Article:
He added, however, that “we’re upfront about being Christian. We’re not all things to all people. Our mission as we recruit students is to define who we are. There should be no surprises when students arrive on campus.”
Education, he said, “proceeds from some perspective. We’re trying to do that from a Christian frame of reference.”
During his years at Gordon, Dr. Gross was a member of several academic organizations. He formerly chaired the Deans’ Council of the Christian College Consortium and worked with the Council for the Advancement of Small Colleges. He also had been a member of the American Conference of Academic Deans and the American Association for Higher Education, the college said when he was appointed president.
In 2013, Dr. Gross and his wife, Jody, received the college’s Lifetime Achievement Award.
Named in his honor at Gordon College are the Richard F. Gross Distinguished Lecture Series, which hosts public officials, scholars, and other leaders, and the Richard F. Gross Fellows. According to the college, participants in the fellowships engage in a yearlong program focused on justice in urban environments.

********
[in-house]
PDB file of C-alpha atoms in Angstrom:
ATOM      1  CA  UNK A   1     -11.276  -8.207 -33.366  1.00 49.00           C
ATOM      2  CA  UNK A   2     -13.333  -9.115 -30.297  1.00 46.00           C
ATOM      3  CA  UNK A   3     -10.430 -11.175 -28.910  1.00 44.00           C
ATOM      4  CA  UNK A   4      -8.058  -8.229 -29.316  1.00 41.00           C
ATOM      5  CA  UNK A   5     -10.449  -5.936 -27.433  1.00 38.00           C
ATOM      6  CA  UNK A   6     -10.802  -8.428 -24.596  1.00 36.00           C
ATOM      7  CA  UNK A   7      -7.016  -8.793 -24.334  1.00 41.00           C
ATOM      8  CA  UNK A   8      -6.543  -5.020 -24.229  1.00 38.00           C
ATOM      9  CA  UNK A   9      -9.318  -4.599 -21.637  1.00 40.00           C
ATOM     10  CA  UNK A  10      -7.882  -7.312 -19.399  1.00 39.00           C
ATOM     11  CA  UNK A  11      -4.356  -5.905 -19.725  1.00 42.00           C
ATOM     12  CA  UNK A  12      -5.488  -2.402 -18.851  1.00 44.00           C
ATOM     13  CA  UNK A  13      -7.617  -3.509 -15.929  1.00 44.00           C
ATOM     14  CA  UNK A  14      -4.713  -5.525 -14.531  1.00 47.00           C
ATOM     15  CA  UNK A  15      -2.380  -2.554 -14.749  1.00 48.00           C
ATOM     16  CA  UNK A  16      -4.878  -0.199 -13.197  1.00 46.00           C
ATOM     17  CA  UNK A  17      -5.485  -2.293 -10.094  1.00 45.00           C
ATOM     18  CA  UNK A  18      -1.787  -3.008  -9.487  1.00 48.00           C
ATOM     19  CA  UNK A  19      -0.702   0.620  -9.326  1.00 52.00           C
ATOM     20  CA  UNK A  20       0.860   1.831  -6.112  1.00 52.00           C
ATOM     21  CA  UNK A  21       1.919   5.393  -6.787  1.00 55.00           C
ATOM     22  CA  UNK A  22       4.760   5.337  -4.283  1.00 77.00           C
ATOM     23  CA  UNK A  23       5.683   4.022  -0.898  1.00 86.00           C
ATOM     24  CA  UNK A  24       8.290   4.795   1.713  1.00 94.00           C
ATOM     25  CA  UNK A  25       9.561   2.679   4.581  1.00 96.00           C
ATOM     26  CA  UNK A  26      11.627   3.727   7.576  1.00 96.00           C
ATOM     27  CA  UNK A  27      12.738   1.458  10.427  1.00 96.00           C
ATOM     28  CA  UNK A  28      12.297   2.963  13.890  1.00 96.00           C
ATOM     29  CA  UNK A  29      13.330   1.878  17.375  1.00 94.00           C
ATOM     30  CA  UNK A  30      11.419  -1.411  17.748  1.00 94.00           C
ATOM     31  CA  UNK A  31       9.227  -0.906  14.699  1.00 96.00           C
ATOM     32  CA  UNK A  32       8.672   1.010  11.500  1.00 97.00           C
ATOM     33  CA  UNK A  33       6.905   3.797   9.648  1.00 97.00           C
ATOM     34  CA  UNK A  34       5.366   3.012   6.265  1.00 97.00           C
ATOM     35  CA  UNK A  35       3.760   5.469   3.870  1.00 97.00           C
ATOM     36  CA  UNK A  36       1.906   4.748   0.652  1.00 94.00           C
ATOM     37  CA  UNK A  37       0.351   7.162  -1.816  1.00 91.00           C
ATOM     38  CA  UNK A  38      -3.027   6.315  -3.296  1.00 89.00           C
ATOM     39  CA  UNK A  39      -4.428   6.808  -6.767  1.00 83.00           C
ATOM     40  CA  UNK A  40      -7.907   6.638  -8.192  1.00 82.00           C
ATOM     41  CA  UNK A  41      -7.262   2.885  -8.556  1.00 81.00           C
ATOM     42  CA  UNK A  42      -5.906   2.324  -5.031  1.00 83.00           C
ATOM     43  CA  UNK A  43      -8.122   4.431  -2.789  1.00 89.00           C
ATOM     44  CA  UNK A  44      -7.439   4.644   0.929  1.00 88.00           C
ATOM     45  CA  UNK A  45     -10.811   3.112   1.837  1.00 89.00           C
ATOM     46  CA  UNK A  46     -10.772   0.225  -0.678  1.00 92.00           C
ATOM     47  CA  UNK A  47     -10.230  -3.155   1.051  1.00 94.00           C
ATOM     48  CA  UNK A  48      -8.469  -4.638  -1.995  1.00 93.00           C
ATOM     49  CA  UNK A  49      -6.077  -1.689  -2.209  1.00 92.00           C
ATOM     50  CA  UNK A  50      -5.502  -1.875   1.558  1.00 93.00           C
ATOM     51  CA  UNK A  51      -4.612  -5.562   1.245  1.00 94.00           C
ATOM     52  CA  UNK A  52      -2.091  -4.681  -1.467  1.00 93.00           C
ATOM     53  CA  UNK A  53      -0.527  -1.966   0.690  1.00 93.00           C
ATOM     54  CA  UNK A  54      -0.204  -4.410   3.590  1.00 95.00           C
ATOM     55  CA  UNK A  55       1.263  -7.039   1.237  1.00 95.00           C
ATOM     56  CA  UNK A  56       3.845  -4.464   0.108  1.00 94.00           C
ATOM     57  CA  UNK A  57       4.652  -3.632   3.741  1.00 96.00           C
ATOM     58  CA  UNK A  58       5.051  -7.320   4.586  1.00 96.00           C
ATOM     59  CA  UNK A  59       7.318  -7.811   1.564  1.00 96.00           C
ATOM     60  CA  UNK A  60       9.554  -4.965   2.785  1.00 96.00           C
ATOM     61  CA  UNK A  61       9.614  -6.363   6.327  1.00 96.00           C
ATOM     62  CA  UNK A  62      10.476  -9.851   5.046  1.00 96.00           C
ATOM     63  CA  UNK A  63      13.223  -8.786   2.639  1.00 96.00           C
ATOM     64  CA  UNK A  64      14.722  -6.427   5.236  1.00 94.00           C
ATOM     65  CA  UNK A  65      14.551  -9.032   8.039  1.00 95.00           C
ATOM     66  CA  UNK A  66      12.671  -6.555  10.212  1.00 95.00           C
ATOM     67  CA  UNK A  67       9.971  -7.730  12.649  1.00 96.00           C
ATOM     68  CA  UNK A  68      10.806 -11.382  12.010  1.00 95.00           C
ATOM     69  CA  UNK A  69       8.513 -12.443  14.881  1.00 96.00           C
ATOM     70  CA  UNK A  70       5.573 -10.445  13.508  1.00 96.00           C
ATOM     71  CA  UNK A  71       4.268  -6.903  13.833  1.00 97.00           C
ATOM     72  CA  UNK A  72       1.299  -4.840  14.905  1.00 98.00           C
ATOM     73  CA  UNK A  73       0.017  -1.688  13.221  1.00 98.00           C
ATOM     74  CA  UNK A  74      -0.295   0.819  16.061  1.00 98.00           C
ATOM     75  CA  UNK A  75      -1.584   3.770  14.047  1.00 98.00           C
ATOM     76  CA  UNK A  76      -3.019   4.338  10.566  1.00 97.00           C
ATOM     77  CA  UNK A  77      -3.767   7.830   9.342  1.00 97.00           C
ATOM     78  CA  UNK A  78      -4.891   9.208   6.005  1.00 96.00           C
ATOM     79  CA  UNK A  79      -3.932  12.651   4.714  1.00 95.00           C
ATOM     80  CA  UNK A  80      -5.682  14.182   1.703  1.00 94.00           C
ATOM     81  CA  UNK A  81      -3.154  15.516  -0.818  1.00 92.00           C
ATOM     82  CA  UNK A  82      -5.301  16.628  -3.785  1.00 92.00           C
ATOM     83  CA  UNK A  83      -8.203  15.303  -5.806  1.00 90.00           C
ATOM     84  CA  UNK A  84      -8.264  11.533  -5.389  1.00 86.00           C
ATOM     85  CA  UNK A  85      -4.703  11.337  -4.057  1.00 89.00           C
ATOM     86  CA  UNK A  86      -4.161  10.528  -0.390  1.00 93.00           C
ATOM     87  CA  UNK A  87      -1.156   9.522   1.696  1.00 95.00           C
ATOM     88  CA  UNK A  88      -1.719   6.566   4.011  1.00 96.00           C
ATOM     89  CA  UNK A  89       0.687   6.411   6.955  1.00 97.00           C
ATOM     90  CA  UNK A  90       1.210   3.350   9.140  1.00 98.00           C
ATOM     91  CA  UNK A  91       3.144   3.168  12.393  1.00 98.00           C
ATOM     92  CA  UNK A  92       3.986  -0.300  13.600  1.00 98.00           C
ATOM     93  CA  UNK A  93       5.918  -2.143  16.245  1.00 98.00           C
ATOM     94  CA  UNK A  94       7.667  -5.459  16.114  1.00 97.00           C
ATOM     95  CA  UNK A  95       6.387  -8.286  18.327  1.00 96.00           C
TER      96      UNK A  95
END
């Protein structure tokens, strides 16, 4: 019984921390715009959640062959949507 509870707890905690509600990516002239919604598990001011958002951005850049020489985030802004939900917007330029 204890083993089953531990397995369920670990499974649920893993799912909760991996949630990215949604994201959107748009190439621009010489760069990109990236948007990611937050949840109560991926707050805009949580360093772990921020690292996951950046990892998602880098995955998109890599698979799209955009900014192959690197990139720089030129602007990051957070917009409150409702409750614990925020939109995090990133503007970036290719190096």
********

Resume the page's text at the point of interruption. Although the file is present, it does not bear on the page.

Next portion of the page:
In addition to his wife, Jody, Dr. Gross leaves their two sons, Tyler and Toby, and their grandchildren.
Details about a memorial service were not immediately available.
Even though Gordon College changed and grew significantly during his tenure, there is a “tension in trying to live with the gap between your vision and the reality. We all dream, we all have an ideal of what we want our organization to be. But you also have to live with the reality that you’re not there yet. Living with an unfinished agenda really takes its toll,” Dr. Gross said in the 1992 Globe interview.
“I thought we’d be where we are today 15 years ago. Organizations just don’t mature and develop at the rate I envisioned when I came 25 years ago. Maybe someone else can accelerate that,” he added.
After retiring, Dr. Gross served as an adviser to his successor and as president of the Gordon College Foundation.
Stepping down as the college’s president, he said in 1992, “almost pushed me to become more reflective. I am almost more focused on Gordon, I understand it better. It’s a very interesting phenomenon.”